With “The Chronicles of Narnia,” C.S. Lewis gave us a fairy-tale land hidden in a wardrobe. Adapted for radio, stage, television and the movies, this series of seven books published in the 1950s continues to sprinkle the magic of the fantasy world of Narnia onto the brows of children worldwide as well as the adults who read them aloud at bedtime or secretly to themselves in their own grownup wardrobe.
The Fellowship for Performing Arts, helmed by founder and artistic director Max McLean, promises to create “theatre from a Christian worldview that engages a diverse audience.” Produced by FPA, this one-hander preaches the gently underscored Christian themes that color Lewis’ Narnia chronicles, which were achieved by his fastidious search of both intellect and heart.
In “The Most Reluctant Convert,” we learn that Lewis, once an avowed atheist, was reluctantly goaded into believing the existence of “Spirit” which he finally accepts as “God.” Despite his determined sparring against the notion of a human form who died to redeem us in a way that surpasses understanding, Lewis finally succumbs to Jesus Christ as “God among us,” the King of his Soul, just as the children of Narnia, who stumble through their own looking-glass doorway, come to understand Aslan, the impossible-to-know, self-sacrificing lion king of Narnia.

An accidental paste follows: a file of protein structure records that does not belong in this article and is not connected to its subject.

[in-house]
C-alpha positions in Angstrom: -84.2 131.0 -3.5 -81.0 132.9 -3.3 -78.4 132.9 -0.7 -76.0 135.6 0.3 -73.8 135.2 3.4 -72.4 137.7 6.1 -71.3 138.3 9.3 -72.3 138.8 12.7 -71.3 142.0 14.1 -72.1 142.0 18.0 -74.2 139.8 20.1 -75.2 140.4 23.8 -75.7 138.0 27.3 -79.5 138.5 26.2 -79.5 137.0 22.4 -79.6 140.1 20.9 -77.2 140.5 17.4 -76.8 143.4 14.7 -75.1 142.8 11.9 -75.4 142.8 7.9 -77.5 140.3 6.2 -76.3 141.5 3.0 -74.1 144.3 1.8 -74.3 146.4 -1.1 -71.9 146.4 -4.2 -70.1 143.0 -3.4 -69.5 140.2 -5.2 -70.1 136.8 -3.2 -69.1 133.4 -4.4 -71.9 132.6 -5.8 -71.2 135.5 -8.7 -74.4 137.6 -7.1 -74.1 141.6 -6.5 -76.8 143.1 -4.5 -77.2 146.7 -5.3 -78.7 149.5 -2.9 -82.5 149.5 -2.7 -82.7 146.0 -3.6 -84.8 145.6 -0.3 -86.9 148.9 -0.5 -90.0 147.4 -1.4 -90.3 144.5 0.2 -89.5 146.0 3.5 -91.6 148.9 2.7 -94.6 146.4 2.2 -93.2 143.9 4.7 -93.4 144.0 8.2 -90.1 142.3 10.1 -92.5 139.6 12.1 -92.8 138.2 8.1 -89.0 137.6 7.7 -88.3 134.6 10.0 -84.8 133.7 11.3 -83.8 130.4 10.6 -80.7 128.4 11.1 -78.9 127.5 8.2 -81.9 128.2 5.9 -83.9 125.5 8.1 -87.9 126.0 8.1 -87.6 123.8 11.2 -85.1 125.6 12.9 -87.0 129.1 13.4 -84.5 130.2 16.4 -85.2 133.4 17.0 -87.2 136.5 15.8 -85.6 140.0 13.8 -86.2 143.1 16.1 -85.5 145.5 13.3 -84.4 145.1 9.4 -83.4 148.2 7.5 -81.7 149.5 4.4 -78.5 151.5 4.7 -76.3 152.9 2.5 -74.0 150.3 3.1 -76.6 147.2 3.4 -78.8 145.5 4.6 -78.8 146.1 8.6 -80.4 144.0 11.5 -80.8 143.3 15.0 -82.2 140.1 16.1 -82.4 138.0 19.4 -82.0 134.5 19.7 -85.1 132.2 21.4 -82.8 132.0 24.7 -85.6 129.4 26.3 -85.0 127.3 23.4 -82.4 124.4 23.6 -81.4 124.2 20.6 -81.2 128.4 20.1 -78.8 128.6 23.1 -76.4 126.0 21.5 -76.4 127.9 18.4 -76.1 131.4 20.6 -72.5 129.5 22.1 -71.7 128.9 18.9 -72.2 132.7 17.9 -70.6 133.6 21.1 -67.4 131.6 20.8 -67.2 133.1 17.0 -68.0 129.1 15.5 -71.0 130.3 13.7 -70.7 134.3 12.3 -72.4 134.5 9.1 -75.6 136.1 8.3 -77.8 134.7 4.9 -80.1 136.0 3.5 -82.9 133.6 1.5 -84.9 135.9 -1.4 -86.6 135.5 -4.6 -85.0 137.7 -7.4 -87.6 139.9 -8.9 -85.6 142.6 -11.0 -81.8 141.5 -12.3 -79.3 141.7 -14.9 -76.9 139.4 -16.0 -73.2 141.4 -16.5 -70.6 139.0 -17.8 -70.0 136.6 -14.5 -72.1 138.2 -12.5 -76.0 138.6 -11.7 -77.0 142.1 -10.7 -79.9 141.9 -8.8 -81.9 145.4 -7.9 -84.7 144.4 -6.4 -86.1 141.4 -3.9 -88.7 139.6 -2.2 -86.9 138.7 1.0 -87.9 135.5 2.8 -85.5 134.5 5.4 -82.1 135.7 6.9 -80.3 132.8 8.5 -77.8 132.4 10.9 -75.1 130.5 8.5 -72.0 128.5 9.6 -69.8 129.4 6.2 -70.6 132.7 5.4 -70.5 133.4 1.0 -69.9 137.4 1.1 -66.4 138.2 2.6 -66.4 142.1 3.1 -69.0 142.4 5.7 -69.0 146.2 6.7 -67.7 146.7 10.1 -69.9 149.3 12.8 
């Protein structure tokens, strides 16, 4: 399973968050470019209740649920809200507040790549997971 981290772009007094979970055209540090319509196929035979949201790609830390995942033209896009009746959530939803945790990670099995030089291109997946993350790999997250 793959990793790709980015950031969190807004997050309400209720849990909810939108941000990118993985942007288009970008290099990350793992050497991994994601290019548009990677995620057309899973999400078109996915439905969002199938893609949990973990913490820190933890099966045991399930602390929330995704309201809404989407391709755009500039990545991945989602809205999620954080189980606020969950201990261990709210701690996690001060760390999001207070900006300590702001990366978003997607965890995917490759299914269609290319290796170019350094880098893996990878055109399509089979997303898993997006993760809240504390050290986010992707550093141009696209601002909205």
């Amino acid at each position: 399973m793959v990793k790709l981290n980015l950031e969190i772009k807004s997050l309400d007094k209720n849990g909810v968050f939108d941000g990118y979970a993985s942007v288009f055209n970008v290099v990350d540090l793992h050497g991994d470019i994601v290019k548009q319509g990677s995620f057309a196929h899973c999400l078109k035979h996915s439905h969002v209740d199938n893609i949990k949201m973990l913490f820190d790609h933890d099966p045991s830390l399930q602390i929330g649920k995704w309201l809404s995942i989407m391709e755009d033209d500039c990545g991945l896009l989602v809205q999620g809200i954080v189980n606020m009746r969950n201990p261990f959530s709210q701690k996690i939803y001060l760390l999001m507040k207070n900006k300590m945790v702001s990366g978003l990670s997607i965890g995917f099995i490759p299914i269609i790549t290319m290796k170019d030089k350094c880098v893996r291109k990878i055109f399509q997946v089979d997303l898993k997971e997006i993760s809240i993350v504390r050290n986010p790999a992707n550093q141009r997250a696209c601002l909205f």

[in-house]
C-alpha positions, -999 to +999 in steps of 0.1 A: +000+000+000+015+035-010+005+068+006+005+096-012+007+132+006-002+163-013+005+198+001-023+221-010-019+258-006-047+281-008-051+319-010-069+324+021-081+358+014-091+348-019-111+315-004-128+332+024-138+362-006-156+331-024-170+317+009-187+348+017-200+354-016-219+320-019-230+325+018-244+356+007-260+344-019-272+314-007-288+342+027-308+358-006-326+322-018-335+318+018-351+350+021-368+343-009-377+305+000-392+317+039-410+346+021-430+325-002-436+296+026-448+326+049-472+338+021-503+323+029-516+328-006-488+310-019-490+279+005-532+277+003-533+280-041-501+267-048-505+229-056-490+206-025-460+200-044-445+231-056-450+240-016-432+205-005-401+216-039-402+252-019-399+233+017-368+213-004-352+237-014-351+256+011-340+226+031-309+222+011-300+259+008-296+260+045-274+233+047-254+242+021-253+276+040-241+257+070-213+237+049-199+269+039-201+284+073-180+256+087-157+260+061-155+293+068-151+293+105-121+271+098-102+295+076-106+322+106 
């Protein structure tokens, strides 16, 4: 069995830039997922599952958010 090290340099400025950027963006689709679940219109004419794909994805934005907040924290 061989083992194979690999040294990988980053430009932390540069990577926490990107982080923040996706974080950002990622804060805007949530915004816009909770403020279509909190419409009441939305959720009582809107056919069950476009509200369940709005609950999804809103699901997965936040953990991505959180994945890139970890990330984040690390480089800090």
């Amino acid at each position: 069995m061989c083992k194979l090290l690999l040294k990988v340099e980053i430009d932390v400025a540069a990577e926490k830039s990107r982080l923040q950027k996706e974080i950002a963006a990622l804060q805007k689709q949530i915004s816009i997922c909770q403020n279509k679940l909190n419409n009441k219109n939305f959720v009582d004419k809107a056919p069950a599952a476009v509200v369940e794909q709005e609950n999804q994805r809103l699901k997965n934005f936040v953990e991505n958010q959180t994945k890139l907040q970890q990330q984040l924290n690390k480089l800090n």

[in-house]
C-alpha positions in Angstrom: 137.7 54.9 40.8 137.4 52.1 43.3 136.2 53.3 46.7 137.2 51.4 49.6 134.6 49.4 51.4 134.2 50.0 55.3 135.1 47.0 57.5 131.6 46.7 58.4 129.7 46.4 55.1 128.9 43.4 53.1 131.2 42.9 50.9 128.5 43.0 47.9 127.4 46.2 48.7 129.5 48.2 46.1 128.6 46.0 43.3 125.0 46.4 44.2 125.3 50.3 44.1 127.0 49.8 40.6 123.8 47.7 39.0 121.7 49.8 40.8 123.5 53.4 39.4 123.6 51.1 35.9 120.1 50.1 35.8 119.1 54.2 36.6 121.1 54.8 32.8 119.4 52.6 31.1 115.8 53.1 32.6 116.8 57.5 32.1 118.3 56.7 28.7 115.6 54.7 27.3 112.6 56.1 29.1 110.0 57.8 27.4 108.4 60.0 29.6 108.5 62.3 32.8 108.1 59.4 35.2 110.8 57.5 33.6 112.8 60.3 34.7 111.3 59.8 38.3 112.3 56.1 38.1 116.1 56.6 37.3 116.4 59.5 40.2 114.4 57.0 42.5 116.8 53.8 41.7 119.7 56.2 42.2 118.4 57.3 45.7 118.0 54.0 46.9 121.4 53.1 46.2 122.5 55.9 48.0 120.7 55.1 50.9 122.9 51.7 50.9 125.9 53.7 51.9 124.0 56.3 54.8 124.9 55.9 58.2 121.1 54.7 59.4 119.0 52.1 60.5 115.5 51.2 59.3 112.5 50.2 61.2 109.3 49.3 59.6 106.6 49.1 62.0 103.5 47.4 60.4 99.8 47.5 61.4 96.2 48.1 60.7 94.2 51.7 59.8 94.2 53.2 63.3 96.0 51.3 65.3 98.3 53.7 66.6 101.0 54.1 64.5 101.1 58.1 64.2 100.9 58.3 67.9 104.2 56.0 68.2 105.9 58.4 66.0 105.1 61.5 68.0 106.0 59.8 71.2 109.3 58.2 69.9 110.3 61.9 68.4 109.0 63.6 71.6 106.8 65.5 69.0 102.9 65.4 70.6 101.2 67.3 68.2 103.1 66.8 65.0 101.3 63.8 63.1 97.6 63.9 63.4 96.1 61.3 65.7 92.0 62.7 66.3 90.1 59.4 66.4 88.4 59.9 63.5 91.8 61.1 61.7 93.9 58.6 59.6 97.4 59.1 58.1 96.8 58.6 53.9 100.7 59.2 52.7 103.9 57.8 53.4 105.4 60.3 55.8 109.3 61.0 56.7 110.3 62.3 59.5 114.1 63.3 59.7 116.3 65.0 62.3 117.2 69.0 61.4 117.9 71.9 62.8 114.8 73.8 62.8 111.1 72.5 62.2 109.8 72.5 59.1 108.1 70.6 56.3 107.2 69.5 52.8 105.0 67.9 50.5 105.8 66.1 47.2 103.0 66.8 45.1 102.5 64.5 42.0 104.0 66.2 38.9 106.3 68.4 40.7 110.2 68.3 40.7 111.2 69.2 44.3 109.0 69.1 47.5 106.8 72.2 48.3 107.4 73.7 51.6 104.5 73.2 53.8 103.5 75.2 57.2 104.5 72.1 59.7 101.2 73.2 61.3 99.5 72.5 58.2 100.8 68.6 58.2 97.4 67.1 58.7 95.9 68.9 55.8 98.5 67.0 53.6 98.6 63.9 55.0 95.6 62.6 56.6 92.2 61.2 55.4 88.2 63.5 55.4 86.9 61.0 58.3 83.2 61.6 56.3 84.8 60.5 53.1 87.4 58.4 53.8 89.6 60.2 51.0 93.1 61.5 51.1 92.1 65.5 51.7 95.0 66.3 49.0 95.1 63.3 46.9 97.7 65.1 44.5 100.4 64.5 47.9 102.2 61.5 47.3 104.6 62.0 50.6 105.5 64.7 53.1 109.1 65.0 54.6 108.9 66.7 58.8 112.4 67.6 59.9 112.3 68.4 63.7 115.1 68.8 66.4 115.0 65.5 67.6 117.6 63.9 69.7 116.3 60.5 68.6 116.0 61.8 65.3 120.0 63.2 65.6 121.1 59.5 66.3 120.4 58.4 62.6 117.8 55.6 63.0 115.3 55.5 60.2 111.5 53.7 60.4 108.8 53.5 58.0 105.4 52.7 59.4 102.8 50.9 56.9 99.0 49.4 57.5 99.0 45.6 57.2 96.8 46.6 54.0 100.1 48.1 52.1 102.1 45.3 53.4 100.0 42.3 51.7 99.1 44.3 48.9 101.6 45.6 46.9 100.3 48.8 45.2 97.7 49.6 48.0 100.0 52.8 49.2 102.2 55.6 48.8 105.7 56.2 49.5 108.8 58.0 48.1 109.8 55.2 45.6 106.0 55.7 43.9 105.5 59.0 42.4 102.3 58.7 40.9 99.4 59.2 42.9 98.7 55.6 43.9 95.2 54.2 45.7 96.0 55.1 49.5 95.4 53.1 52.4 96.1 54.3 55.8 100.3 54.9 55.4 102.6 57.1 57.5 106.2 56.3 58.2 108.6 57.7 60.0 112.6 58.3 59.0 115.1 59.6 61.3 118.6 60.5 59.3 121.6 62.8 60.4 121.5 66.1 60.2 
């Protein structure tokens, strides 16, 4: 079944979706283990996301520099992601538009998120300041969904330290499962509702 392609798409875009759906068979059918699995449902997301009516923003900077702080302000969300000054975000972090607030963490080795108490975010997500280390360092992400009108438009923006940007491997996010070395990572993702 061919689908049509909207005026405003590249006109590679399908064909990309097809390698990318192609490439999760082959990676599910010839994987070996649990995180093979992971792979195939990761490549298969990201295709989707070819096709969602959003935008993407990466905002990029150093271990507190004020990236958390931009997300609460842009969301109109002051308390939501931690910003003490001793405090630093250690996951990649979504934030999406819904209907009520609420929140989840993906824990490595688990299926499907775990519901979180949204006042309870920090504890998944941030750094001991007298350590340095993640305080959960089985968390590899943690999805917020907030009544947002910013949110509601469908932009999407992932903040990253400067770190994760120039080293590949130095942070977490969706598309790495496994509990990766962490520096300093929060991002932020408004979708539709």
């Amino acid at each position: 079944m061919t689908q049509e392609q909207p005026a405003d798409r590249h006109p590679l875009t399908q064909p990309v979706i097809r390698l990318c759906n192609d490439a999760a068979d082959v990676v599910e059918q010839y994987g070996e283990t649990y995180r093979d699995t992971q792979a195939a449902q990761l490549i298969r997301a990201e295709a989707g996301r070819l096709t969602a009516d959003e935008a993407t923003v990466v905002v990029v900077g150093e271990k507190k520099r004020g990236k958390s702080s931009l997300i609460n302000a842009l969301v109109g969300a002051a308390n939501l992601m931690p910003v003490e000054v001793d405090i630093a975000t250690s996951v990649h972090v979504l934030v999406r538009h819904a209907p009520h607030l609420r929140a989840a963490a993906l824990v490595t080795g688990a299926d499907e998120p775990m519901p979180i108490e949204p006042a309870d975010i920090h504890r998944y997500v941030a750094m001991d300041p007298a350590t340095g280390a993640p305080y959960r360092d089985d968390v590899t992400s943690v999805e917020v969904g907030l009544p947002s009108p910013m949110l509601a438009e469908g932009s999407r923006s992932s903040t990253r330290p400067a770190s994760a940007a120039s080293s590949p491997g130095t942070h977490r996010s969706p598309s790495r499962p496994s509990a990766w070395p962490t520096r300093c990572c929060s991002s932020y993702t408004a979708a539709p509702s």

The show covers the period of Lewis’ life before his writings gave him the platform to discourse on his soul’s affirmation. Beginning with a problematic childhood that included a cancer-ridden mother, distant father and high-achieving older brother, this play finds Lewis stumbling through studies of philosophy, literature and world religions before ending in an honest, Christmas communion.
Stoppard-esque, the literary and philosophical clues to Lewis’ journey come so fast and furiously that only a university don might easily follow them. Starring in his own adaptation, McLean is a competent performer, although his lengthy monologue stalled for variance of passions. This performance will be enjoyed by the very-well-read individual who has crept through the door of their spirit-wardrobe to resolve a crisis of faith. (Aaron Hunt)
Fellowship for Performing Arts at Mercury Theater, 3745 North Southport, (773)325-1700, mercurytheaterchicago.com, $55-$59. Through August 14.